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Felinexpress.com Home > Cat Health > Lumps on Cats

Lumps on Cats

Cats will occasionally get lumps under their skin.

  • Lumps can be caused by an infected cat bite that has turned into an abscess.
  • Lumps can occur if the cat has a reaction to an injection.
  • Lumps can be hernias
  • Lumps can happen if the cat suffers some sort of trauma.
  • Lumps can be cysts or tumors
  • Lumps can also be cancerous. Though, not all lumps ARE.

Abscesses in cats
If your cat has been in a fight, let the cat calm down for a few hours. Unless the cat bite is so severe that it is immediately visible, waiting a few hours for the cat to become calm won’t matter.

Once the cat is at rest, go and sit down next to him. Take your hand and pass it over his body. Do not touch his hair or skin. You want to be just above the hair by about half-an-inch. Your palm should be downward and your hand flat.

Pass your hand all along the body, paying special attention to the chest, under the front legs, the neck and base of the tail. These are typical areas where cat bites occur.  You are looking for heat to come up and hit your hand. Heat indicates infection. If you meet heat with your hand, then slowly circle the area feeling for the hot spot. Once you find the hot spot, you will locate the cat bite.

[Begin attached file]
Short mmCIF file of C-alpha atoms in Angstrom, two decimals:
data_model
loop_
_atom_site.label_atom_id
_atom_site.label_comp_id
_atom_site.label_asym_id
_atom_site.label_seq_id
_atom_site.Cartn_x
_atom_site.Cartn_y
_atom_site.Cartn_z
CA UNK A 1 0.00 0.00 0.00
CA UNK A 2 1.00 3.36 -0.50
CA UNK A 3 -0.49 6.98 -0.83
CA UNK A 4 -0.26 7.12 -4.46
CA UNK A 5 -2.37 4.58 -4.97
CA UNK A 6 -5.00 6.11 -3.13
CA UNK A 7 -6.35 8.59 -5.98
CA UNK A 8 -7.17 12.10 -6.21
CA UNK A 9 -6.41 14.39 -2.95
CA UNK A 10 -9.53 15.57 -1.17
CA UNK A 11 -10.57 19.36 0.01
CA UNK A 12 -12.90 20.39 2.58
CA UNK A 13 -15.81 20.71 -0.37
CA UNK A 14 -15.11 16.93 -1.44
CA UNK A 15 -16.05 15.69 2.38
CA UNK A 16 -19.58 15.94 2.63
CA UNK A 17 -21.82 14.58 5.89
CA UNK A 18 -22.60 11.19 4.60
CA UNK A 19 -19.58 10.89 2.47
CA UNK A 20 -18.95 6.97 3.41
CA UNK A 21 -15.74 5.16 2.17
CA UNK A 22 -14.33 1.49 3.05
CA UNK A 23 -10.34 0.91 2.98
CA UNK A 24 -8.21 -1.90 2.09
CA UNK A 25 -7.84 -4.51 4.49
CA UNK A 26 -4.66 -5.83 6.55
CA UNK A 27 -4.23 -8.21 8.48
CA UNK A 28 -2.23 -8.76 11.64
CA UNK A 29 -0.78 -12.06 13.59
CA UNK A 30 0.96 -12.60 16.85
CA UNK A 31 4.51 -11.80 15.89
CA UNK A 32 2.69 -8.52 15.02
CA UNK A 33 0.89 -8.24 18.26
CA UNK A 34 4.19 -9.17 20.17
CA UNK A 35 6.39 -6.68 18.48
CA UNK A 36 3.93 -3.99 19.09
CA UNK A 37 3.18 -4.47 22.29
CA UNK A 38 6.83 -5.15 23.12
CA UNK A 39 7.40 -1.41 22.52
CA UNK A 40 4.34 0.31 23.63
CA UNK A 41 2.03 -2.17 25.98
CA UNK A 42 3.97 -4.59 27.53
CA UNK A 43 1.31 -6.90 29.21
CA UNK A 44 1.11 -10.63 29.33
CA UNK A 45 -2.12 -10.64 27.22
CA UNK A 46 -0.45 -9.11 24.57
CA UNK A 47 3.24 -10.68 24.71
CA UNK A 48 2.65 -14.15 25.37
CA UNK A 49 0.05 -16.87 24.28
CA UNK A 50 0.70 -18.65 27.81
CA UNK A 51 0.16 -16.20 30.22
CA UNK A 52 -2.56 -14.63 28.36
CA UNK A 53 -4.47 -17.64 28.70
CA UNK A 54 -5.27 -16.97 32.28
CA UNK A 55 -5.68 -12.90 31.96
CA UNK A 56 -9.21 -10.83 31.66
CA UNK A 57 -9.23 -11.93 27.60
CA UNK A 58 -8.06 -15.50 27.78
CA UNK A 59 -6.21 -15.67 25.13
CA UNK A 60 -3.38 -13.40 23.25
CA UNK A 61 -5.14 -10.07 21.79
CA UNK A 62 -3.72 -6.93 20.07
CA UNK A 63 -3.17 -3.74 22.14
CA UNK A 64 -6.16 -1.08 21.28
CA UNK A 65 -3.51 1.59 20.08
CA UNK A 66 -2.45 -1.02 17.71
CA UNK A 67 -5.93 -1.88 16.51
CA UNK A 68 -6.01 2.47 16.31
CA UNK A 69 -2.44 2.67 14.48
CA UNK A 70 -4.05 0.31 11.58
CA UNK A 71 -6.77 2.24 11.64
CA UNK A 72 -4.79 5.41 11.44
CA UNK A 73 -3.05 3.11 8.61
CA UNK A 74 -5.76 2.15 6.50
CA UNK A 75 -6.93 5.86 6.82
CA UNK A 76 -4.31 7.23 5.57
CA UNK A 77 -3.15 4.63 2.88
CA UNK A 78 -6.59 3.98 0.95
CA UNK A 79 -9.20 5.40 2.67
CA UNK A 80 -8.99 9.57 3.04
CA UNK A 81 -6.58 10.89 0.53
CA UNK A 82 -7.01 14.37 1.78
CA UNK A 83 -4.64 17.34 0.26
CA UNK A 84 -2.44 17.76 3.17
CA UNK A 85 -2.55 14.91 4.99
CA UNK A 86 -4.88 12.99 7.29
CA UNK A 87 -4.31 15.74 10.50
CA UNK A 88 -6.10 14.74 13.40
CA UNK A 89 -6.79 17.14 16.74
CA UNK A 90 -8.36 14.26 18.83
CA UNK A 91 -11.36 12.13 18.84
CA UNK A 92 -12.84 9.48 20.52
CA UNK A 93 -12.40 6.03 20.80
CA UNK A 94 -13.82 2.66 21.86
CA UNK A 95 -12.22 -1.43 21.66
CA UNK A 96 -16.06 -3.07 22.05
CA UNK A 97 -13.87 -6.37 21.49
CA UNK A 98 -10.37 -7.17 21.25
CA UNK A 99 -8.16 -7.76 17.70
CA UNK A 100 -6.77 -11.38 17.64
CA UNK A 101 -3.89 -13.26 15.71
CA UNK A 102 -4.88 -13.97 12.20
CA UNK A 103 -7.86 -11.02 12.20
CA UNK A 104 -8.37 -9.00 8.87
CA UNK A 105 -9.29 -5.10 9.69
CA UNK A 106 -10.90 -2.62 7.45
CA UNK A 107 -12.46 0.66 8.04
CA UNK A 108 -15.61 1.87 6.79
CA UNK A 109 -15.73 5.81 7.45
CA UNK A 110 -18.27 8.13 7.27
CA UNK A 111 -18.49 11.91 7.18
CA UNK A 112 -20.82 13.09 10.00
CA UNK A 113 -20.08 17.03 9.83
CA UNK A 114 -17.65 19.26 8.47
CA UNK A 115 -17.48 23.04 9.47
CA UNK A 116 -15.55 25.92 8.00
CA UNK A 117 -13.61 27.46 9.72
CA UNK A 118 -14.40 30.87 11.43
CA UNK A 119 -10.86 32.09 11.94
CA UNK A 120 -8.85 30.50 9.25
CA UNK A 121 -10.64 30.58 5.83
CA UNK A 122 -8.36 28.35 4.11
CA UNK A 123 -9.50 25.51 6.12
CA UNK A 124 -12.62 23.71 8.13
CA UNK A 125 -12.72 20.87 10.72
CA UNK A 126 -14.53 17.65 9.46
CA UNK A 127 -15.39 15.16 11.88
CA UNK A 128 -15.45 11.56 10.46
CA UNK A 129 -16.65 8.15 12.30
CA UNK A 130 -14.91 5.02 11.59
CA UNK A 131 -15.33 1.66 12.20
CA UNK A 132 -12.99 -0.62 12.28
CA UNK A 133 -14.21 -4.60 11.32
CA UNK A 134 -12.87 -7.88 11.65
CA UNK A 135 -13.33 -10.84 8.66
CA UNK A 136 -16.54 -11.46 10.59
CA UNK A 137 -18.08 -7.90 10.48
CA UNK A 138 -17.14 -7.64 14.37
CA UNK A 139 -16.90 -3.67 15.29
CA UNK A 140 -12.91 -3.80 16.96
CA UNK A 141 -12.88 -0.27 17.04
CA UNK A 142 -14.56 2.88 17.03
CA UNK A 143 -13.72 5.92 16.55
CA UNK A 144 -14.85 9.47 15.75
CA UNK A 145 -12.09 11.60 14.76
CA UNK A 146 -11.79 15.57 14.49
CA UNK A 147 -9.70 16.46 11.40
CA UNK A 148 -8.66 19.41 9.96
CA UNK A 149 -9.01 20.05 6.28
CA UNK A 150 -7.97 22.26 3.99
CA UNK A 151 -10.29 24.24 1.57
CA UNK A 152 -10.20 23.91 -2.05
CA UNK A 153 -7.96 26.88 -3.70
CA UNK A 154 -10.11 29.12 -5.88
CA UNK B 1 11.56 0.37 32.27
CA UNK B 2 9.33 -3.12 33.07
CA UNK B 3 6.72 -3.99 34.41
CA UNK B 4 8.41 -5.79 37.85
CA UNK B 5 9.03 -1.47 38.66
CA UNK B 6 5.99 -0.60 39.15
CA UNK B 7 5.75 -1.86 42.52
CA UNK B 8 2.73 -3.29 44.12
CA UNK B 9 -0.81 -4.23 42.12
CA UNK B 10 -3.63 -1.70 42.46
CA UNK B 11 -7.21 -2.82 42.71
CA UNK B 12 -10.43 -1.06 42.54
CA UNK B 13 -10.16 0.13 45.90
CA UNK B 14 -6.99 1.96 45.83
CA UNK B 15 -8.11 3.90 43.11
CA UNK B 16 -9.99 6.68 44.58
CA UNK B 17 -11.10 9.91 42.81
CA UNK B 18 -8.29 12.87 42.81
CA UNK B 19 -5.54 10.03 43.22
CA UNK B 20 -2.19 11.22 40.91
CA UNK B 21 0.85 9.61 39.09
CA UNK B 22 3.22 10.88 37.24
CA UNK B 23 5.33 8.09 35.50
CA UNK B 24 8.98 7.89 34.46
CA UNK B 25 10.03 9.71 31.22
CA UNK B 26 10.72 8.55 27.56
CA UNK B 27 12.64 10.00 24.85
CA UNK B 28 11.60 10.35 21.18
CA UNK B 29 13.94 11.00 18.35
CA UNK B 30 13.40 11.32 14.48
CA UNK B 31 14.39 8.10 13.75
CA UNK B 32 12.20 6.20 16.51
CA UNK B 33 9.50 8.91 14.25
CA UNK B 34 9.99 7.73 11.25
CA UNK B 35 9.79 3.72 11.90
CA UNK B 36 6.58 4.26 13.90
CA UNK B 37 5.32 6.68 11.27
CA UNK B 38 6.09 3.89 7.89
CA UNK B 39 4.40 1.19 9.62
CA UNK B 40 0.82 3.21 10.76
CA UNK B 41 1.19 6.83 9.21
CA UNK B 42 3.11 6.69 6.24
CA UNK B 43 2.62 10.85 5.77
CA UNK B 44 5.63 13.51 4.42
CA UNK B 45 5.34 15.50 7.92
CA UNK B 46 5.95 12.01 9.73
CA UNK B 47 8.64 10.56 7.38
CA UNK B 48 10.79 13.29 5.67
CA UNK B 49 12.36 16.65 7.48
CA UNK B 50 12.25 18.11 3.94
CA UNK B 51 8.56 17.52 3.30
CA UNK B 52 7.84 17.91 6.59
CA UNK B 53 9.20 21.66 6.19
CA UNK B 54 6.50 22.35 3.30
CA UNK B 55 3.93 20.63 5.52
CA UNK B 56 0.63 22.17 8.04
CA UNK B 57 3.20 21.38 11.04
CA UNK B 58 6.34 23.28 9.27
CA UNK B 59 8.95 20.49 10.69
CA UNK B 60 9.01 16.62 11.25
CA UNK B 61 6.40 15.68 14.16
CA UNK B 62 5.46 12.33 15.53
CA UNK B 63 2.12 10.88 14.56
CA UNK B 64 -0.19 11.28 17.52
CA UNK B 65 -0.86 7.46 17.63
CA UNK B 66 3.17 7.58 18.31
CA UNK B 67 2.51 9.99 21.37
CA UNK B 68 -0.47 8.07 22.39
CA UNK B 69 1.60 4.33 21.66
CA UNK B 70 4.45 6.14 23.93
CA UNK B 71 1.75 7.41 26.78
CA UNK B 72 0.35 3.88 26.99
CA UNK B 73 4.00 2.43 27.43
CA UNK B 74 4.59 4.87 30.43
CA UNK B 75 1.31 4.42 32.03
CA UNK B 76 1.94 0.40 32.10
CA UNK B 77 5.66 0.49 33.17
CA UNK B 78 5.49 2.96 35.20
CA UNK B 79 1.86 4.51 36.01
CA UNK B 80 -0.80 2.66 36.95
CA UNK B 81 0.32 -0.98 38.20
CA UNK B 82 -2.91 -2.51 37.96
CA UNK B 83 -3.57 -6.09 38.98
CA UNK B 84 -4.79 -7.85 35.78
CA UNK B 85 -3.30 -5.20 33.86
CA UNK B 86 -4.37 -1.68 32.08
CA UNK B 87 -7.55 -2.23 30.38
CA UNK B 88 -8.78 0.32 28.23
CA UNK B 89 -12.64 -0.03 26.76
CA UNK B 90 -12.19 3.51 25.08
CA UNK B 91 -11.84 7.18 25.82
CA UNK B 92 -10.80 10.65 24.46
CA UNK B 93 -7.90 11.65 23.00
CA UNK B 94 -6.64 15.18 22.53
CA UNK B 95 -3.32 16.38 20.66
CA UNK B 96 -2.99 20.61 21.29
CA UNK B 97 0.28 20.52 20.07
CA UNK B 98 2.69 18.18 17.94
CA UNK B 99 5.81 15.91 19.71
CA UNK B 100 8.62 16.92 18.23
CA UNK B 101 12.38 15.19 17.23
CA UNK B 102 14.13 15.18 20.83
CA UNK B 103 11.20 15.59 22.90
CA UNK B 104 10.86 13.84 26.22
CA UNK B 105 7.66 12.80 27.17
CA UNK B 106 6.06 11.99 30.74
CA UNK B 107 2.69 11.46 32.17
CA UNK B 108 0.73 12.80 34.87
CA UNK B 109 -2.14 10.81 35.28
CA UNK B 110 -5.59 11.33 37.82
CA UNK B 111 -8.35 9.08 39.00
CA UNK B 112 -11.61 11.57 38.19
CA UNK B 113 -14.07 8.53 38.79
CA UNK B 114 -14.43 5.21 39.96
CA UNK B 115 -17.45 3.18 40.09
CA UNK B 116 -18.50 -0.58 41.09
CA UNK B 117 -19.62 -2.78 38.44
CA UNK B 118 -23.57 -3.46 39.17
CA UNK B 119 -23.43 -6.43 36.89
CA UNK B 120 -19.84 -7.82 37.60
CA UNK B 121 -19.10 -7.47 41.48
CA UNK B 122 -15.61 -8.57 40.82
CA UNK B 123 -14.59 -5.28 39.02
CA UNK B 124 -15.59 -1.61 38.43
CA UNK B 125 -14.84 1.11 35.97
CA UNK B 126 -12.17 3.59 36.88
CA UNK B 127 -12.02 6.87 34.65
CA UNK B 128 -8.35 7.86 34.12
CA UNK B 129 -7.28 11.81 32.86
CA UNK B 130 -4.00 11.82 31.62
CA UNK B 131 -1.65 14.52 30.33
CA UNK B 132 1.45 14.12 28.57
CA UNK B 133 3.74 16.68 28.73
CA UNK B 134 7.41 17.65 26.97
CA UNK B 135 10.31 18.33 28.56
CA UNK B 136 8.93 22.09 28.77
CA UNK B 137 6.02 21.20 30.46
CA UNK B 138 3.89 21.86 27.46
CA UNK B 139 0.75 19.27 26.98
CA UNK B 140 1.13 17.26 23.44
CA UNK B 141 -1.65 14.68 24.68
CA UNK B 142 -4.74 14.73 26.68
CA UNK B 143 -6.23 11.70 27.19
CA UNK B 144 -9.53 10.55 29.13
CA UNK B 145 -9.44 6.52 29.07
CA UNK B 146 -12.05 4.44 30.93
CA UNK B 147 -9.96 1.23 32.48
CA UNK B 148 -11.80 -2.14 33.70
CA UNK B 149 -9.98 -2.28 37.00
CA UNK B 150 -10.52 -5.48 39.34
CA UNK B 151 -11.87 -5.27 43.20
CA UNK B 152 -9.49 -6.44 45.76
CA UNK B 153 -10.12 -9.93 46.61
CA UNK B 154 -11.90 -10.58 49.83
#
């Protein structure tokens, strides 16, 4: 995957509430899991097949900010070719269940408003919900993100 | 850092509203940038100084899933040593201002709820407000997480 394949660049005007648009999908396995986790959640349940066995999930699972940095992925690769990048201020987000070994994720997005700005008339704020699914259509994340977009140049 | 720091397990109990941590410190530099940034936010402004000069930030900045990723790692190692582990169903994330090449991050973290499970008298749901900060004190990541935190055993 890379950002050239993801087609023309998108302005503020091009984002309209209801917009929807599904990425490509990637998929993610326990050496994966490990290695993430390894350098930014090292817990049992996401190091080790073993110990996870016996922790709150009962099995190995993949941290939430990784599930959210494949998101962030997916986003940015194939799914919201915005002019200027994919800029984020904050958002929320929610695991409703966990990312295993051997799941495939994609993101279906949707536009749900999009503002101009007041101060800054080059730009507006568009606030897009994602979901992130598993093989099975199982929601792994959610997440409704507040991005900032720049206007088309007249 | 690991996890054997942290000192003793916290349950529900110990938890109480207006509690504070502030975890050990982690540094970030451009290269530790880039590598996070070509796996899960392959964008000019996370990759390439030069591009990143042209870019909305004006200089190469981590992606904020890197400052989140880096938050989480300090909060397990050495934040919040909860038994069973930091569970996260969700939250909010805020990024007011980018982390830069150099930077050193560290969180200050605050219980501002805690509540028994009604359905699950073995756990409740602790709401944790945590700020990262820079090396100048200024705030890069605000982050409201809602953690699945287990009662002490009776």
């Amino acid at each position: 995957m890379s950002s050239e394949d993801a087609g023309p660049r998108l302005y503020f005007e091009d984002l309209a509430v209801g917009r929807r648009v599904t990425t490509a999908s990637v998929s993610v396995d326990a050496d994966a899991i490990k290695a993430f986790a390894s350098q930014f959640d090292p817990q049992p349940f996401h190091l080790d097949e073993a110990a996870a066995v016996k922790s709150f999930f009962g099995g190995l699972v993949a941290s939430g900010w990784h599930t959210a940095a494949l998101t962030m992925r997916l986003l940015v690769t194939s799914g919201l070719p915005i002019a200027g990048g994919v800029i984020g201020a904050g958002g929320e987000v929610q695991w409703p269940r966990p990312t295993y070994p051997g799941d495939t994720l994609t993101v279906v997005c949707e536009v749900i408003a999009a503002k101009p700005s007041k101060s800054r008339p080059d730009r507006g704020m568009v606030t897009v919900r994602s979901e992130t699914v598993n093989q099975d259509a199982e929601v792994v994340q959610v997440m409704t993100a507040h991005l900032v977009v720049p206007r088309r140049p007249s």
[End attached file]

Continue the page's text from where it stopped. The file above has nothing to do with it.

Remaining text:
Cat bites do not abscess right away. If your cat has a lump and the lump is giving off heat or draining fluid, get your cat to the vet immediately. The vet will debreed the wound and prescribe antibiotics to stop the infection. Untreated abscesses can take a cat’s life. Get to the vet quickly.

Reactions to vaccines
Cats can react to getting an injection. The tissue can become sensitive and inflamed depending on what type of shot the cat received and if the serum was a dead virus or a live one.

 The danger with some injections is known as VAS Vaccine-Associated-Sarcomas.  VAS is a complex issue. VAS is currently being studied and researched with procedures in play to help remove the cancerous tissue.   

Cornell University College of Veterinary Medicine as assembled a VAS Task Force to tackle this complicated issue. A report of their findings can be found in the June issue of The Journal of the American Veterinary Medical Association. 

Cats can also abscess at the injection site. If that happens call your vet immediately.

Fibro sarcomas can also form at injection sites in some cats. This is a malignant form of cancer and needs to be dealt with swiftly.

If you are vaccinating your cat, please use caution and speak to your vet. Try to pace out the vaccinations. Instead of taking a three-way, ask to break it up into individual injections. Be sure that your vet is injecting in the leg and not between the shoulder blades.  Also talk to your vet about intranasal vaccines.

Hernias in cats
If the lump has been visible for a long period of time, or the cat has recently had a traumatic fall, the cat could have a hernia.